Master Bedroom Ceiling Shiplap DIY
Master Bedroom Ceiling Shiplap DIY, follow this step by step tutorial post and see more on our new YouTube Channel.
This summer we decided to do a little self love renovation in our Master Bedroom, which has sadly been an area of our home that we have not really focused on yet. This post will walk you through our Master Bedroom Ceiling Shiplap DIY portion of the renovation process. Just to get you started, here are a few of our before ceiling pictures so you can see where we are starting. One of the things we really had been discussing for a while now has been adding a pretty focal feature to our tray ceiling, since that is an area we a constantly looking at from the bed. The tray ceiling is quite large as you can see. The complete tray measures approximately 12′ X 13′ and is almost 3 ‘ tall.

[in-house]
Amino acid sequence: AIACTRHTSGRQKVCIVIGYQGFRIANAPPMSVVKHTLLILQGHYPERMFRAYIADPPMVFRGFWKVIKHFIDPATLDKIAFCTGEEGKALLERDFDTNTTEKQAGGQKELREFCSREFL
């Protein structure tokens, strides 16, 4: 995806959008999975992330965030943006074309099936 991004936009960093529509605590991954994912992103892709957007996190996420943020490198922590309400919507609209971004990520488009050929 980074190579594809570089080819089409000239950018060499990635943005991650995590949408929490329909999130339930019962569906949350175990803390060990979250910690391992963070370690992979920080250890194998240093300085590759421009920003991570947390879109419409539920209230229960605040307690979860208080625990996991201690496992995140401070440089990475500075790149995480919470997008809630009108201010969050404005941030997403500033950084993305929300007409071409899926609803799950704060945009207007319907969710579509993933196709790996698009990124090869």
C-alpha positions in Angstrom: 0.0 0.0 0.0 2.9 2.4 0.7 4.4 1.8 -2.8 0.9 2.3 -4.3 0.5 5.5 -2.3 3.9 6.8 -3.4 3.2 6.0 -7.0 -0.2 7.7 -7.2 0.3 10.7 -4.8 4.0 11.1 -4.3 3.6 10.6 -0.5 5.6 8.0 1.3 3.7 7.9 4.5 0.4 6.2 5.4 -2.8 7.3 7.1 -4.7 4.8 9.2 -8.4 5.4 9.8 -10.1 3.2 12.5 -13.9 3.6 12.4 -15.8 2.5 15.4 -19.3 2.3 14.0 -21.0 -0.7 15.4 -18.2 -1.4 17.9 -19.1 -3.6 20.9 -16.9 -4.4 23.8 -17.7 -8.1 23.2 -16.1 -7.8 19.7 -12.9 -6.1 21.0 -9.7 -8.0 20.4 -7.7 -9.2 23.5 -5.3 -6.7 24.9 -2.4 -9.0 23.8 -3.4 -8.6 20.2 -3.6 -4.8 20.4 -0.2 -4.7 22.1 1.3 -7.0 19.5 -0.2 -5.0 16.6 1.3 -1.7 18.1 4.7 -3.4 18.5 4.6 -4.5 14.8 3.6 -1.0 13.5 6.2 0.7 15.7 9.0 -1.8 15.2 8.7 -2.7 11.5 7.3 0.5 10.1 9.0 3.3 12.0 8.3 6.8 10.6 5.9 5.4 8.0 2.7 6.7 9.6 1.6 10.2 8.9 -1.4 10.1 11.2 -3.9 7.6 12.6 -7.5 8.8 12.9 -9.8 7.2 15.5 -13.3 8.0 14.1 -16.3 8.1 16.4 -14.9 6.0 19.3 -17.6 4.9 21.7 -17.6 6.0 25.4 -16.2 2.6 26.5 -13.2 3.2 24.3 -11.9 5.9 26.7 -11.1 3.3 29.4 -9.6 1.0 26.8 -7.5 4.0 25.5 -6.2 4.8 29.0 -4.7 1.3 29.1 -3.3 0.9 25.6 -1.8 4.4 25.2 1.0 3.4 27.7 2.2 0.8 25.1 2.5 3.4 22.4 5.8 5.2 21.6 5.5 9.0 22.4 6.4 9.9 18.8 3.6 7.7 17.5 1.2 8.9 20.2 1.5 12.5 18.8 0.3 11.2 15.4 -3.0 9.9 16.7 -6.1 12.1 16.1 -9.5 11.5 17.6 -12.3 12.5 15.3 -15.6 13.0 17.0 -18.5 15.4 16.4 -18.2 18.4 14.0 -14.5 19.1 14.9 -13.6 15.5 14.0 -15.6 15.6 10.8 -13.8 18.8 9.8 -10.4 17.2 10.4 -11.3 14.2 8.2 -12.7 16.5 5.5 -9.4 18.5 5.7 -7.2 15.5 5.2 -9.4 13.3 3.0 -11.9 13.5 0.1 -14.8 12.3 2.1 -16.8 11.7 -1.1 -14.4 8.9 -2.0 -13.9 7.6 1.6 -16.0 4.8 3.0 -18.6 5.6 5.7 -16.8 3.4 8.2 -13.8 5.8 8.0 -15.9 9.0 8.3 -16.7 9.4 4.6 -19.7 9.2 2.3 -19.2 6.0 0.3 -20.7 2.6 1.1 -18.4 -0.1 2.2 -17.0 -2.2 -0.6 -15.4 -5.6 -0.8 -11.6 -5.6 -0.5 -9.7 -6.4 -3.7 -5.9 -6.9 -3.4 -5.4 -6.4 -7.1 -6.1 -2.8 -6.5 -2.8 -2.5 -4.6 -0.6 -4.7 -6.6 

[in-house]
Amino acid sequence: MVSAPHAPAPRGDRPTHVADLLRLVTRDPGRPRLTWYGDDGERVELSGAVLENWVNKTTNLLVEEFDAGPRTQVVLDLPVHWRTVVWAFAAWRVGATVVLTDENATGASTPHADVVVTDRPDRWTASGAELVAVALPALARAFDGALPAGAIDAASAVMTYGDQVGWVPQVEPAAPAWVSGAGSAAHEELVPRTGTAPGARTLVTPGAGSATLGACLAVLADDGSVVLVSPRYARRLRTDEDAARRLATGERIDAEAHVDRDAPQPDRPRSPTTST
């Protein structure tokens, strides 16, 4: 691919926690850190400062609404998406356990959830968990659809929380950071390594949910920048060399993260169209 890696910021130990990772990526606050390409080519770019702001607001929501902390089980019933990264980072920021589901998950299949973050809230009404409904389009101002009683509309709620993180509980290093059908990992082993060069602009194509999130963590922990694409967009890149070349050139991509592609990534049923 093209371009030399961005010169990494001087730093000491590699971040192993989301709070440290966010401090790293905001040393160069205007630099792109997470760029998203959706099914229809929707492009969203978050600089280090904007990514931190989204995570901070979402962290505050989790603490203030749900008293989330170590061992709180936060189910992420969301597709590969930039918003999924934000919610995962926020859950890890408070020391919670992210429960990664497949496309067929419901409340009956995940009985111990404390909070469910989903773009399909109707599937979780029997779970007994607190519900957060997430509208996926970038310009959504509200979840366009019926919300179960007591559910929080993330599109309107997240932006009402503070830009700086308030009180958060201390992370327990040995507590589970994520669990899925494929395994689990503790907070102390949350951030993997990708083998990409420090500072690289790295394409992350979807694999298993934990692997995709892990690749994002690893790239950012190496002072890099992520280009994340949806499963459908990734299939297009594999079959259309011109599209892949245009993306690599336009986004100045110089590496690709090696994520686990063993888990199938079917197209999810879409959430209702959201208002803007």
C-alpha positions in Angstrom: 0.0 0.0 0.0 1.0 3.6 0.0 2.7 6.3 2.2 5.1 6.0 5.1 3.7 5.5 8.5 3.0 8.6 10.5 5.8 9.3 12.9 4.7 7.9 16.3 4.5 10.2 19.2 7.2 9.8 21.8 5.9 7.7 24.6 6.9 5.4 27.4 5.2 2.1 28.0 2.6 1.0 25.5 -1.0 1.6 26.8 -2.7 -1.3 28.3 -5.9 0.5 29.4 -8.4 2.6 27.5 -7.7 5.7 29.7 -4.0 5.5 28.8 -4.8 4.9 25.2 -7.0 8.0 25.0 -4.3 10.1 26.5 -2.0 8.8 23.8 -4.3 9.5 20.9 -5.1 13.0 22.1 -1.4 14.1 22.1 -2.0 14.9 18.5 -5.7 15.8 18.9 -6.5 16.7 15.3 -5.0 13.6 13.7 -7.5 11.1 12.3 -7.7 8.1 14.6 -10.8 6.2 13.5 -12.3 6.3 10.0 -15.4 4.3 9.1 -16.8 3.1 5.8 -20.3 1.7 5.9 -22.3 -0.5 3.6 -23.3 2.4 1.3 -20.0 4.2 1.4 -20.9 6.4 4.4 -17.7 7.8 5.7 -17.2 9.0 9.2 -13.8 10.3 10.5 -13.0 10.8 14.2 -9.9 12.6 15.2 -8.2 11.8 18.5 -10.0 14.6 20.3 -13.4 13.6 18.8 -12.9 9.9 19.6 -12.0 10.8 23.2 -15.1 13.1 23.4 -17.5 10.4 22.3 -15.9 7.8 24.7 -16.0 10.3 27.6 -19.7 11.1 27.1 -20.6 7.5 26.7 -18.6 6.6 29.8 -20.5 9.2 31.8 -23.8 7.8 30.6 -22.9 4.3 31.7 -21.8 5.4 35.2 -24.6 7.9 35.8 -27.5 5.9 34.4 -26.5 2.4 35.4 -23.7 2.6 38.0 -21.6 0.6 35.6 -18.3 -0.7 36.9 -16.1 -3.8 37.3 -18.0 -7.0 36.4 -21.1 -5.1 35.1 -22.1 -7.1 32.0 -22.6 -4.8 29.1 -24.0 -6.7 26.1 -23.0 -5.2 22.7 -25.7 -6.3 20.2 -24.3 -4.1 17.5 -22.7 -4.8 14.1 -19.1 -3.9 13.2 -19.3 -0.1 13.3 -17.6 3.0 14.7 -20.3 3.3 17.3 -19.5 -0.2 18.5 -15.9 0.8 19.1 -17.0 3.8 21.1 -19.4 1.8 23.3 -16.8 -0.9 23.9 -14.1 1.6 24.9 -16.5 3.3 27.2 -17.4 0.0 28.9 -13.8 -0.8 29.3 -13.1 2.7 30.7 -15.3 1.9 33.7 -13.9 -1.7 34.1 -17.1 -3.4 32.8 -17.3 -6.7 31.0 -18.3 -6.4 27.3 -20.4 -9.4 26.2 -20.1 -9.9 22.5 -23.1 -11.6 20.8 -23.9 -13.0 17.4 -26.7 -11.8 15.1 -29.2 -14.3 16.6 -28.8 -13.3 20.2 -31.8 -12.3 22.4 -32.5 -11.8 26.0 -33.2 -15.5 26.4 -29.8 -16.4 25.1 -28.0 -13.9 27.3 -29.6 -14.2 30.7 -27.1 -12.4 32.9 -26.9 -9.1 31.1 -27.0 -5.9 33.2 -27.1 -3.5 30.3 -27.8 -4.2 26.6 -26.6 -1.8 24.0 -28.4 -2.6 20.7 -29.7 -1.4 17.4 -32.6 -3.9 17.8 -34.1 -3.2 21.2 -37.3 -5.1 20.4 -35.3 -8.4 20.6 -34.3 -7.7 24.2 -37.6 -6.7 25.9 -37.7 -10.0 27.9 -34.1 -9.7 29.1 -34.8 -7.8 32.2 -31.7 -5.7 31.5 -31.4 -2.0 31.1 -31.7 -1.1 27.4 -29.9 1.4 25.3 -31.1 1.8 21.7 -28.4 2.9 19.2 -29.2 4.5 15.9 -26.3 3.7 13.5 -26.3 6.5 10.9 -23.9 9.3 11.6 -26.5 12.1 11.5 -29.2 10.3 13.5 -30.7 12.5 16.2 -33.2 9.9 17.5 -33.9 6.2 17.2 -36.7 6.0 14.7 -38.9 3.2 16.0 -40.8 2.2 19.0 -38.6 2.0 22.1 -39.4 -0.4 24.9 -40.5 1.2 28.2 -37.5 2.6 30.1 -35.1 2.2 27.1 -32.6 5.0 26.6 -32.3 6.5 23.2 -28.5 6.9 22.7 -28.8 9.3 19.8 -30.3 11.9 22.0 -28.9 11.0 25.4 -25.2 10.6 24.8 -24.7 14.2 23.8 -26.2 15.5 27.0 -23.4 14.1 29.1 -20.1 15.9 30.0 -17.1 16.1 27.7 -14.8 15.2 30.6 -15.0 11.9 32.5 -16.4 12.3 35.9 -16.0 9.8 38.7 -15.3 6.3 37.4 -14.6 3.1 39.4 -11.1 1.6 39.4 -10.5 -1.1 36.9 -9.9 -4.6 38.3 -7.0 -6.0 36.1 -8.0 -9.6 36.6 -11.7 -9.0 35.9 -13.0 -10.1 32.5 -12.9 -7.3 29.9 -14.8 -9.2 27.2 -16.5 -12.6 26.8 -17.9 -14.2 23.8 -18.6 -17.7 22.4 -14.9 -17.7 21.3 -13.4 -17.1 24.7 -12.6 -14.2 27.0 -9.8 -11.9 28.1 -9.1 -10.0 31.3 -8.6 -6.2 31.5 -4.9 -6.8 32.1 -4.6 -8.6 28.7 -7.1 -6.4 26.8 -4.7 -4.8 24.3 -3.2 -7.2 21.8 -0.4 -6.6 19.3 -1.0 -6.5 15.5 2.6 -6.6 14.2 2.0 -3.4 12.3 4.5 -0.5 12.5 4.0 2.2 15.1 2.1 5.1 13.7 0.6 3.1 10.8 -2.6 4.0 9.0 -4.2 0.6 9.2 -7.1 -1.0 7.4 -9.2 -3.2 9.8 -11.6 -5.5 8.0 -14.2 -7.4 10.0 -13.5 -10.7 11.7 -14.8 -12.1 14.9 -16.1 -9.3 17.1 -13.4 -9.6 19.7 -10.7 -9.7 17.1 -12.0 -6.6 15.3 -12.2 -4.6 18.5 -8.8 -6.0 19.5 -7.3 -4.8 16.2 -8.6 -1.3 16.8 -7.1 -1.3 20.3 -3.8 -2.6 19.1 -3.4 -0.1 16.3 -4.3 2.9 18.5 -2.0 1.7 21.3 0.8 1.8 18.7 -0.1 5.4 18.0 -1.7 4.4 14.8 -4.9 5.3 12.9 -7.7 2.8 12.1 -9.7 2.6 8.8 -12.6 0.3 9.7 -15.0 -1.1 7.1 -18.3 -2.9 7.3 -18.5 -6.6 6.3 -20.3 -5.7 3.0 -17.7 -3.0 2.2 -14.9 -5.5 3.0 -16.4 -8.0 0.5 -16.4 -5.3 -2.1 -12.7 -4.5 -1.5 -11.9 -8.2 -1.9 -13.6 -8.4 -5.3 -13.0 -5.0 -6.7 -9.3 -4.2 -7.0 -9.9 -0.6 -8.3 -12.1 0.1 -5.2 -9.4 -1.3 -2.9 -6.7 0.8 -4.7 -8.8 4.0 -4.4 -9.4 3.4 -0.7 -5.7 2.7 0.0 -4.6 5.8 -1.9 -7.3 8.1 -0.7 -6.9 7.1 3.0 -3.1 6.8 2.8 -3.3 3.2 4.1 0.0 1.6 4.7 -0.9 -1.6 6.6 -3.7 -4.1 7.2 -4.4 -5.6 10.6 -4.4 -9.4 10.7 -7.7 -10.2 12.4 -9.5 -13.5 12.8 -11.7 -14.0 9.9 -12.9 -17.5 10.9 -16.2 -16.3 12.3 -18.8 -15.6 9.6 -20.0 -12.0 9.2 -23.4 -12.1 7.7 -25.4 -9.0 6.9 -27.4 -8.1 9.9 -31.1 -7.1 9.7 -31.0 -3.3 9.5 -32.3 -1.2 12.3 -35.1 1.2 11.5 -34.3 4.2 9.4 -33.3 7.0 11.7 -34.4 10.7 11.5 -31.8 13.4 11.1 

The actual blueprint drawing of the ceiling with the proposed pattern is attached above. Compliments of my super talented husband, thanks babe! This is the very same drawing that we submitted to the design team at UFP Edge, Which they loved! Along with phase two of the project which I am not releasing just yet.